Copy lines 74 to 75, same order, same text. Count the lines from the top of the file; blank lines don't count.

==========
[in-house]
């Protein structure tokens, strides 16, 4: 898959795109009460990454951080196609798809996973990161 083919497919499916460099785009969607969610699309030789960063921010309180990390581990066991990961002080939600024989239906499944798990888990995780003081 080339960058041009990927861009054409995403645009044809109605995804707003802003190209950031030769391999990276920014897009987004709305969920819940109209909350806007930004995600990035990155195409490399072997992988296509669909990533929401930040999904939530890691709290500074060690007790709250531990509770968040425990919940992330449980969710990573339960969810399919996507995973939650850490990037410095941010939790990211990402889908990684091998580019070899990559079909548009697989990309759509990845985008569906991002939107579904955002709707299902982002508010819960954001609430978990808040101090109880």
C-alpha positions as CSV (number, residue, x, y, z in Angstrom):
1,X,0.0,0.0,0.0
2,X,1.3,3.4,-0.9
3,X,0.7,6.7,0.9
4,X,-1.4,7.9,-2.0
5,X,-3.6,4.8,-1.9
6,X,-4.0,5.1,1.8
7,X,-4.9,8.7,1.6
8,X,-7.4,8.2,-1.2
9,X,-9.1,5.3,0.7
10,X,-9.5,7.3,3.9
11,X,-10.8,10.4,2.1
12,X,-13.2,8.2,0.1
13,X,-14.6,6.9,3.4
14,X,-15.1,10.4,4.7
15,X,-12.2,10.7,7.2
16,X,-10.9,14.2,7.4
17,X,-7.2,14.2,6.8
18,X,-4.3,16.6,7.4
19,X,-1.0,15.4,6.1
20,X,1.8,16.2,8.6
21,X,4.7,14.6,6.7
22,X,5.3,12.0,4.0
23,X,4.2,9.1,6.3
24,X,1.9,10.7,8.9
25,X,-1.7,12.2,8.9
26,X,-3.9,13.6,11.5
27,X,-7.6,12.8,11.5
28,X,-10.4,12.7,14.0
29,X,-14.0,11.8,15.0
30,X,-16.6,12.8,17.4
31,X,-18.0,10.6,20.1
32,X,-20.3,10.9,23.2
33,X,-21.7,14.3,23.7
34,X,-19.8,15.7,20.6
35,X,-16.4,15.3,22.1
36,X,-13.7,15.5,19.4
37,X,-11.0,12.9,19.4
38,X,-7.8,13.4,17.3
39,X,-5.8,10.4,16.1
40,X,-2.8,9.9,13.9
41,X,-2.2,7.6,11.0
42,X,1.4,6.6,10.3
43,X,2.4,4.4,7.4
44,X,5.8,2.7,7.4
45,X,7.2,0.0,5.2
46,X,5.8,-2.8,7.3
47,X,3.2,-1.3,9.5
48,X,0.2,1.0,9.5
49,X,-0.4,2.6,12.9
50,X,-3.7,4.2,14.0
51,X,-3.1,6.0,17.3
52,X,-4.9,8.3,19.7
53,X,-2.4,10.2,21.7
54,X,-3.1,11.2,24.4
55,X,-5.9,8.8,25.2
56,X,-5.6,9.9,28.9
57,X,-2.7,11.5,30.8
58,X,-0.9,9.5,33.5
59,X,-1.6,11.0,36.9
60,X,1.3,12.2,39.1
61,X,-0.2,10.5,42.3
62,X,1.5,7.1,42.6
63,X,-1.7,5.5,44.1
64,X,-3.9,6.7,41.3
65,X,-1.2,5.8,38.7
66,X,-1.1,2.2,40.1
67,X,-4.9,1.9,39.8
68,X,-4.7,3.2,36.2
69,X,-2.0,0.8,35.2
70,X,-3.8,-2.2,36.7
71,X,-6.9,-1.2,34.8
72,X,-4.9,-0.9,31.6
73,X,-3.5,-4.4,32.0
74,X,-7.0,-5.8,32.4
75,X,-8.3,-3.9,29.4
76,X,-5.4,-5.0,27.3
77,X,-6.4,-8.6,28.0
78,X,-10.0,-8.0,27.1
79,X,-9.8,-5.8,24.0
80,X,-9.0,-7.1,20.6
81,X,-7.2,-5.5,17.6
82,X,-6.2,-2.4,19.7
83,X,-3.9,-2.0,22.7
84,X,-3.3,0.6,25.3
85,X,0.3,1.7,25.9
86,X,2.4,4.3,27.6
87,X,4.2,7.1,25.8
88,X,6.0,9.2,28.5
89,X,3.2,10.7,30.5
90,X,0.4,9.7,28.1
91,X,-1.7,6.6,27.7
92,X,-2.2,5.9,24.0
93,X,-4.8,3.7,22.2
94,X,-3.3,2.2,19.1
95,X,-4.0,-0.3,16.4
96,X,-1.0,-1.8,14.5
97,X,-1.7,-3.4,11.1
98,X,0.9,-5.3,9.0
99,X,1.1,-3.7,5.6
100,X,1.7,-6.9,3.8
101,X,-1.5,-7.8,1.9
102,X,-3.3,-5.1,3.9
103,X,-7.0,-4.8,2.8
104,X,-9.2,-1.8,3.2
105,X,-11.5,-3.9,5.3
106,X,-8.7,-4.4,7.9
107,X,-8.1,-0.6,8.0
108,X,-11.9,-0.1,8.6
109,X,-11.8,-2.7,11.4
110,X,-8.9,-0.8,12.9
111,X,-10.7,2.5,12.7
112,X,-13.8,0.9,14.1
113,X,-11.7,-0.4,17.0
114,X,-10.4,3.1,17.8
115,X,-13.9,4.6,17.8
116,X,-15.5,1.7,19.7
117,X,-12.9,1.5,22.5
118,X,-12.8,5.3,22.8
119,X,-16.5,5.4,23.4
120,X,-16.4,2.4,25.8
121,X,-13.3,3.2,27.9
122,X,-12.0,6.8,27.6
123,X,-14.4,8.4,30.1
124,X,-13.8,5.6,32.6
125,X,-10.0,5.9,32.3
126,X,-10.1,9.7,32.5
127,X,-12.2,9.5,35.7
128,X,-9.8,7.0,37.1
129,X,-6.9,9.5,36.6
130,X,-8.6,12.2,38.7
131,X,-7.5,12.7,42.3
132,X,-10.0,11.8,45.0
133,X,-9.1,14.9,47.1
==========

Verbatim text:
71,X,-6.9,-1.2,34.8
72,X,-4.9,-0.9,31.6